Alcohol

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People with the syndrome of alcohol dependence range from those who have a couple of drinks every day to those who regularly consume large amounts to the point of intoxication, and experience adverse consequences to their health, relationships, and employment. Definitions of alcoholism, alcohol abuse, and alcohol dependence emphasize different aspects of a person's experience with alcohol. Some focus on the frequency and duration of use. Others note the impairment of health or functioning. DSM-IV, the American Psychiatric Association's standard diagnostic manual, requires both.

There appears to be a genetic component in the etiology of alcohol use, although one's development, upbringing, and environment also play a role. The pathogenesis is complex as well.

However excessive drinking is defined, stopping your alcohol use can be a difficult task. The alcohol itself and the life you lead are intertwined in many ways, and abstinence will require major changes in how you spend your leisure time, your methods of relaxation, and your relationships. There are several aspects to your recovery.

If you possess strong will power and determination, you may be able to stop your alcohol use on your own. If you drink daily, you will probably go through a period of physical withdrawal, with symptoms of restlessness, tremor, anxiety, and insomnia. Many people find it hard to stop on their own and find the support of AA and therapy helpful.

If your use has been heavy, however, you should not try to stop drinking abruptly on your own. In addition to the unpleasant effects listed above, you may experience high blood pressure, rapid pulse, seizures, delirium tremens ("DTs"), hallucinations, and other physical changes. These changes can be dangerous and even lead to death, so medical care is essential. Benzodiazepines are often used during detoxification in order to prevent these serious complications.

Some people are unable to achieve or maintain sobriety even with the help of therapy and AA. You may require hospitalization or residential treatment to prevent you from obtaining alcohol and to give you the intensive support you need to make it through each day.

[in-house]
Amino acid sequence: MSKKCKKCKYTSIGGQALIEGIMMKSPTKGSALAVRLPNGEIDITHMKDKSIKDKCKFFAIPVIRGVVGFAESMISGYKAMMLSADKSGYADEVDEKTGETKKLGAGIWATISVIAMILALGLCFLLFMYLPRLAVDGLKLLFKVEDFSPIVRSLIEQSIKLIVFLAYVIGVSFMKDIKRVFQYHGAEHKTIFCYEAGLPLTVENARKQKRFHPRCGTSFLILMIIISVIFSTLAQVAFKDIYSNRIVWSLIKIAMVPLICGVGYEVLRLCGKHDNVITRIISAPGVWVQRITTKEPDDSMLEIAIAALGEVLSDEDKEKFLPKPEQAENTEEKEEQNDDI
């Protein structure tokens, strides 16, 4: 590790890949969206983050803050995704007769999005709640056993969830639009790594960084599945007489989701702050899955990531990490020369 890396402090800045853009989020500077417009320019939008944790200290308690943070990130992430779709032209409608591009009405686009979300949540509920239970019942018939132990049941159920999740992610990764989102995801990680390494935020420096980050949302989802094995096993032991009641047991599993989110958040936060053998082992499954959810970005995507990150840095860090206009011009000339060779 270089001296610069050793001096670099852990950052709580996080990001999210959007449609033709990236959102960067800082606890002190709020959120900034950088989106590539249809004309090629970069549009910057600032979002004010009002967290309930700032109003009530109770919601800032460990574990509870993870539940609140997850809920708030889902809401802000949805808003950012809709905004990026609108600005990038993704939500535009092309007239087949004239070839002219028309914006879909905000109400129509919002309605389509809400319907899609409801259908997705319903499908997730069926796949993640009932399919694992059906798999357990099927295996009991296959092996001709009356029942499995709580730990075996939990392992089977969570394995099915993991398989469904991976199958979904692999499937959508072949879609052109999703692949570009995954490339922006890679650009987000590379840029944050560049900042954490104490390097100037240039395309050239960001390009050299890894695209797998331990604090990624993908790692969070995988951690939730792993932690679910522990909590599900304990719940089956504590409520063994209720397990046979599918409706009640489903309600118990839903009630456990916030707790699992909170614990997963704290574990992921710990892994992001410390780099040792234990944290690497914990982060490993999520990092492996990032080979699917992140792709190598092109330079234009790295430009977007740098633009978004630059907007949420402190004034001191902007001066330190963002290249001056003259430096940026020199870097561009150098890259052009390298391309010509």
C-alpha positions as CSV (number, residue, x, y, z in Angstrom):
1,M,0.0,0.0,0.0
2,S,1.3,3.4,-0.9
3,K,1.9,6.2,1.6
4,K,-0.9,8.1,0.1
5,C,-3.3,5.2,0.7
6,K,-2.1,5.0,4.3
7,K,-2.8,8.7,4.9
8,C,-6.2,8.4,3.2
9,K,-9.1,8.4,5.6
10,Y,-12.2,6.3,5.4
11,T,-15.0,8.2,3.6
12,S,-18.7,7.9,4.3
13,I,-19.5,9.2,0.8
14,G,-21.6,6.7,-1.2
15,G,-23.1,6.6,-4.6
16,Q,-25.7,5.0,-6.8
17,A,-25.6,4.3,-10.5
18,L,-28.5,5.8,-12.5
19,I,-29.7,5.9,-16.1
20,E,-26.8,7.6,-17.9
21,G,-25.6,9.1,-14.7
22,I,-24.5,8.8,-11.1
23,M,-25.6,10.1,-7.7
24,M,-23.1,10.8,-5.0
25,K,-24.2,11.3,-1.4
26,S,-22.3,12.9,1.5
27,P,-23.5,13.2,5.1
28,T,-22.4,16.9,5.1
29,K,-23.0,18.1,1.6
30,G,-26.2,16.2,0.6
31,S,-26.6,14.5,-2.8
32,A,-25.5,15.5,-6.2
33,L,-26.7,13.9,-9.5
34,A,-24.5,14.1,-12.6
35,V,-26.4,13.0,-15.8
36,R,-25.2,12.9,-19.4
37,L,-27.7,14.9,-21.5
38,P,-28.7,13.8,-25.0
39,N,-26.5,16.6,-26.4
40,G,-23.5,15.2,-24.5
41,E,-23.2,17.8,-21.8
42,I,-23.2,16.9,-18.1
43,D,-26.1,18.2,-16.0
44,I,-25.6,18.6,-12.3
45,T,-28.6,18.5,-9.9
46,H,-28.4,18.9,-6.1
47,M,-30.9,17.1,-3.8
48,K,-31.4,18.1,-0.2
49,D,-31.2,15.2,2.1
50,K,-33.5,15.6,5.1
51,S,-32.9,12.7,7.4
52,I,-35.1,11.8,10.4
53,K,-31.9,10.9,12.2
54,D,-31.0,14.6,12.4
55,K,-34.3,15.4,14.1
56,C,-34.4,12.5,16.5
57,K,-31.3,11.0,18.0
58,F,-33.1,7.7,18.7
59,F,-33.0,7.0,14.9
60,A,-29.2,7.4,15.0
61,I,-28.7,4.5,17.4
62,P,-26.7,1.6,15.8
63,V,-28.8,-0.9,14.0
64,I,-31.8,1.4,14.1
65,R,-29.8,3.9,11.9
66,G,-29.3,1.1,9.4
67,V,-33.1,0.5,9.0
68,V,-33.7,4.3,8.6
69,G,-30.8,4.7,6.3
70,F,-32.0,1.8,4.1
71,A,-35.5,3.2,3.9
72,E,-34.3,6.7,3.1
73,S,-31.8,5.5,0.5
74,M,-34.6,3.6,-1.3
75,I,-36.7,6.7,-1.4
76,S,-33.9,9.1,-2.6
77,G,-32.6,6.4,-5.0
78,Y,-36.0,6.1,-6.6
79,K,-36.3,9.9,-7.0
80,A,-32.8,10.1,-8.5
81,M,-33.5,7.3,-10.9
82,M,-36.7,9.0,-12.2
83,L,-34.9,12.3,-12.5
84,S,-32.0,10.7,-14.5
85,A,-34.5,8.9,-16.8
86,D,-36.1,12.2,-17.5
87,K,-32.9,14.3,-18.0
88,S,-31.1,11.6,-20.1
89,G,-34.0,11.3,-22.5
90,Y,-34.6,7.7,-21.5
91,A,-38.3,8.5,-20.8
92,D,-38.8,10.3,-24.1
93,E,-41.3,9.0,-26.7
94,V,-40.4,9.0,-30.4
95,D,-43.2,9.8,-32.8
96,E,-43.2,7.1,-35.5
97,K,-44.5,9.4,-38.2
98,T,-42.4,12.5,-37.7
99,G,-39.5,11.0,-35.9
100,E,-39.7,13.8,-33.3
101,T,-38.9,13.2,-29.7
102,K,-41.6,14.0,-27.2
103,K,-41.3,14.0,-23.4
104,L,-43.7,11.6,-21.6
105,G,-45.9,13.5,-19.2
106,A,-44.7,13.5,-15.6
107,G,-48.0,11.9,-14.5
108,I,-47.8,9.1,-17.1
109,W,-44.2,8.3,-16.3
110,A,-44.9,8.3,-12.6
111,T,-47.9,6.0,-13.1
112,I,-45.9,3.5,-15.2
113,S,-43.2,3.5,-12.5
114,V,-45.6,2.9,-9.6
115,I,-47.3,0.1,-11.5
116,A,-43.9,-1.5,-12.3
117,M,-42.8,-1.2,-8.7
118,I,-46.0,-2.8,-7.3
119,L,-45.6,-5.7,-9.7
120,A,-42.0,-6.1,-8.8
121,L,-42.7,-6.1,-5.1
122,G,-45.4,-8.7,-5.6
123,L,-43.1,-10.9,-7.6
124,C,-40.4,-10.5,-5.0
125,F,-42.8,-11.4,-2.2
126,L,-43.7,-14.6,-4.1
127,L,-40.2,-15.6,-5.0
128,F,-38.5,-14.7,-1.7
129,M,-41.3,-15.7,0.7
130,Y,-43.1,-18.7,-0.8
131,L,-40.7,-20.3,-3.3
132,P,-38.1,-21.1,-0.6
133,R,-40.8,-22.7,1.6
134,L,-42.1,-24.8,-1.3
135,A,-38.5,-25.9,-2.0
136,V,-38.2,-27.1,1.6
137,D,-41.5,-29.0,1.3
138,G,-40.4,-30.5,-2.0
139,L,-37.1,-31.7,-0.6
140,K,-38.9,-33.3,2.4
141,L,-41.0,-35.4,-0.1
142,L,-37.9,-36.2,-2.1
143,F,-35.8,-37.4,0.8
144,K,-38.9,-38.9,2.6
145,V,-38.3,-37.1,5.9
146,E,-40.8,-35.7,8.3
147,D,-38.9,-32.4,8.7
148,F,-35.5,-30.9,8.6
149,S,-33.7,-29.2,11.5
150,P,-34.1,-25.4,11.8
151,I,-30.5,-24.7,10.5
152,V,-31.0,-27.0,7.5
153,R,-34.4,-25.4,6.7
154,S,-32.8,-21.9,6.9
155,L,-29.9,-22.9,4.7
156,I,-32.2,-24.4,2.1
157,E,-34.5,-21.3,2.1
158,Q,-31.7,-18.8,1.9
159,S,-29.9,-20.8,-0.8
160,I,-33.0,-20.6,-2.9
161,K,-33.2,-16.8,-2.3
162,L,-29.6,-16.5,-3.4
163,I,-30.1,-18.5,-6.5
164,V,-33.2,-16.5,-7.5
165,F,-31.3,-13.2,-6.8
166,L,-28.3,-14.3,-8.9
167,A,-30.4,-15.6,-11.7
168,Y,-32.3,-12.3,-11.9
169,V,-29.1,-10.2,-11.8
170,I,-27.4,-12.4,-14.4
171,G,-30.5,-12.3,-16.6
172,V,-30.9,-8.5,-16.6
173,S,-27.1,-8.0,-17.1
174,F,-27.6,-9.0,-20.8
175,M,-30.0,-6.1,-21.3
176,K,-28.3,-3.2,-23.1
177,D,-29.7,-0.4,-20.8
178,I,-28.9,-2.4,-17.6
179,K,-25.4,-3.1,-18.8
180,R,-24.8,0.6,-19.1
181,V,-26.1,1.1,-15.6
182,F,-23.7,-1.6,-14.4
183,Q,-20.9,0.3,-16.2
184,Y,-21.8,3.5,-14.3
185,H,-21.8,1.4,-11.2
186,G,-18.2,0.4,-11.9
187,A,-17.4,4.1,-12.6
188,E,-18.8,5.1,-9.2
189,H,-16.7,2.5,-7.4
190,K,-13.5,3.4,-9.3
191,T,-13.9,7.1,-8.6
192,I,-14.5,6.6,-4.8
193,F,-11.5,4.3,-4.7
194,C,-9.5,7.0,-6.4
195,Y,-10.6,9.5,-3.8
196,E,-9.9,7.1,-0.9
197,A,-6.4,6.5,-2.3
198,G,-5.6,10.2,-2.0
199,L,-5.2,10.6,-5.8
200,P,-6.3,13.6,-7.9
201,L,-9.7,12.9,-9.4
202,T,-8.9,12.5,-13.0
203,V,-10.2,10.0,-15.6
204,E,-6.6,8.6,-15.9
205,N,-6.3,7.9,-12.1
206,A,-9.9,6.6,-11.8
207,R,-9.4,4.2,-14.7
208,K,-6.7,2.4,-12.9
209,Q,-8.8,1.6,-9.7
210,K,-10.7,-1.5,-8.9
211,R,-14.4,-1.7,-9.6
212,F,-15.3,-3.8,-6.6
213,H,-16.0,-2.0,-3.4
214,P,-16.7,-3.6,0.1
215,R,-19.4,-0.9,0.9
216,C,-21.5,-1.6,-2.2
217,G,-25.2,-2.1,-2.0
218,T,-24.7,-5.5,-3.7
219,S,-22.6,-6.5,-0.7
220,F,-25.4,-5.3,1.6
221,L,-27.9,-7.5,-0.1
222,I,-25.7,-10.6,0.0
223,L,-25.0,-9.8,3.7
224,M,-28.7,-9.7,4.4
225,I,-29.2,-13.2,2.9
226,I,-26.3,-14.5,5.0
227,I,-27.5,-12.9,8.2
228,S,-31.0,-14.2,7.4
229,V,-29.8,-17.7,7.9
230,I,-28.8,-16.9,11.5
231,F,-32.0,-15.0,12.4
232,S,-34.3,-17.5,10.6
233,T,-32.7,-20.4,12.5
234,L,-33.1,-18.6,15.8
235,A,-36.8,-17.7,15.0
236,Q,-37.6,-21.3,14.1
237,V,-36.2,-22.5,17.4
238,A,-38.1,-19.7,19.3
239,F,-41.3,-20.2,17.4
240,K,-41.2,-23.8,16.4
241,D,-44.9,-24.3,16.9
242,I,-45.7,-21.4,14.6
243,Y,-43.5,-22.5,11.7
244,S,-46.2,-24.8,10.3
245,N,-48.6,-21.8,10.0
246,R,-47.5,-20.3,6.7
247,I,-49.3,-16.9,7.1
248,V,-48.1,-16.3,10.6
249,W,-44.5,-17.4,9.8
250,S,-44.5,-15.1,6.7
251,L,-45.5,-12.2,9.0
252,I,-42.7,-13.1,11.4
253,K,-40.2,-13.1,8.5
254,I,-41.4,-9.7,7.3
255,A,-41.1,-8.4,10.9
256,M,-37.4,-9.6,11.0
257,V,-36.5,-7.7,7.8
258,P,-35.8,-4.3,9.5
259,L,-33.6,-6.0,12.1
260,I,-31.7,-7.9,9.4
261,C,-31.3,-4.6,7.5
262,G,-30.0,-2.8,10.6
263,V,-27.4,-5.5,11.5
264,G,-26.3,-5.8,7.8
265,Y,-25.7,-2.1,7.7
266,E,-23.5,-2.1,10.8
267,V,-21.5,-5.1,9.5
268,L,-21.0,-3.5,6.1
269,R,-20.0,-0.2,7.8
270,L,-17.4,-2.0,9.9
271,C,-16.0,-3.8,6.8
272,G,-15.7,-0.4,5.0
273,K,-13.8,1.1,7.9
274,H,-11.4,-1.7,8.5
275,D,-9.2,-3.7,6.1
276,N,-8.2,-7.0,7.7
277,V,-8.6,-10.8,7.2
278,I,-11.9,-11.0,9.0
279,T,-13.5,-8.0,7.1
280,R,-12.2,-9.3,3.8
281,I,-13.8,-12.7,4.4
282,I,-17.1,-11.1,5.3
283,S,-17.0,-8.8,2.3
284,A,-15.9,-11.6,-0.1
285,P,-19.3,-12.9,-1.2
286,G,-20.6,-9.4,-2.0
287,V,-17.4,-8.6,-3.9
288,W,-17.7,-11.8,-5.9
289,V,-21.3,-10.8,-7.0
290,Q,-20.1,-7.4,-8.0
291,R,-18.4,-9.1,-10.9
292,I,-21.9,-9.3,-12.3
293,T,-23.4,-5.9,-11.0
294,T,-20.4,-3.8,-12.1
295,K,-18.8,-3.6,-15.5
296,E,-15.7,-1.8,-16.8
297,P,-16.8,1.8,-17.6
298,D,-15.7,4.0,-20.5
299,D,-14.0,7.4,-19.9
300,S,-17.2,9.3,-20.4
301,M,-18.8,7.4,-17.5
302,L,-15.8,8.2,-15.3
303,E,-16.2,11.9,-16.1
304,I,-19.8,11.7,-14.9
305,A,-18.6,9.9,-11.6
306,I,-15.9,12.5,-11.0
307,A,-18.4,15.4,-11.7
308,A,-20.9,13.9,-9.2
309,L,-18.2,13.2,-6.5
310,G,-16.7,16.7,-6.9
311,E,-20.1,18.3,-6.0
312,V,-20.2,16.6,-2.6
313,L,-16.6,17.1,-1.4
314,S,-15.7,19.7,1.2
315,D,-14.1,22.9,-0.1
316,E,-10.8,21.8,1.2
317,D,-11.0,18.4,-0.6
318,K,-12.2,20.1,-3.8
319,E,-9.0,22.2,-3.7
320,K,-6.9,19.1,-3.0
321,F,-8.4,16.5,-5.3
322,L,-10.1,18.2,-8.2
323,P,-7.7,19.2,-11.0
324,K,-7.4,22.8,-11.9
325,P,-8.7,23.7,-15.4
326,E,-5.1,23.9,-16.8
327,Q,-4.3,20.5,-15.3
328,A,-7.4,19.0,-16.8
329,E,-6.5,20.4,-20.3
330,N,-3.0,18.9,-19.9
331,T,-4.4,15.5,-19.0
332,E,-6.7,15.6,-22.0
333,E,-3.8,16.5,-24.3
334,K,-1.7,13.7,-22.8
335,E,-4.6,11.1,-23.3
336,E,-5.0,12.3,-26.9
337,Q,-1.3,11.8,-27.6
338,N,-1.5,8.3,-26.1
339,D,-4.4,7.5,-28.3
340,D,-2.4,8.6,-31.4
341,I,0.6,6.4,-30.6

Once you have attained sobriety, the task is to maintain it. Many people go through repeated relapses. If you relapse, don't castigate yourself. Try to understand what led to the relapse so that you are better able to prevent it in the future. AA and counseling can be enormously beneficial in this regard.

Medications A variety of medications have been tried in an effort to help people maintain sobriety.

Disulfiram This alcohol-sensitizing agent changes the way alcohol is metabolized by the body. If you drink after taking it, acetaldehyde collects in your system as a breakdown product and produces a toxic reaction with symptoms of elevated pulse, low blood pressure, nausea, vomiting, and headaches. In a severe reaction, there can be respiratory and cardiac impairments that lead to death. The intensity of the effects is proportional to the amount of disulfiram and alcohol ingested. The basic idea is that you will avoid alcohol under the threat of these unpleasant reactions.

Disulfiram is rarely used in the treatment of alcohol dependence for practical reasons. It does not change your motivation, so if you want to drink, you just stop

Medications for Alcohol Dependence

Primary drugs

Acamprosate (Campral) Disulfiram (Antabuse) Naltrexone (ReVia, Trexan) Benzodiazepines Alprazolam (Xanax) Chlordiazepoxide (Librium) Clonazepam (Klonopin) Clorazepate (Tranxene) Diazepam (Valium) Lorazepam (Ativan) Oxazepam (Serax) Secondary drugs Antidepressants Mood stabilizers taking it. If you use alcohol anyway, it is dangerous. If you are strongly motivated to stop your use, disulfiram provides no additional help. It is primarily helpful for people who are in a residential setting like a hospital or halfway house who want to maintain sobriety, lack the will power to do so, have the disulfiram administered by staff, and don't drink while they are on it.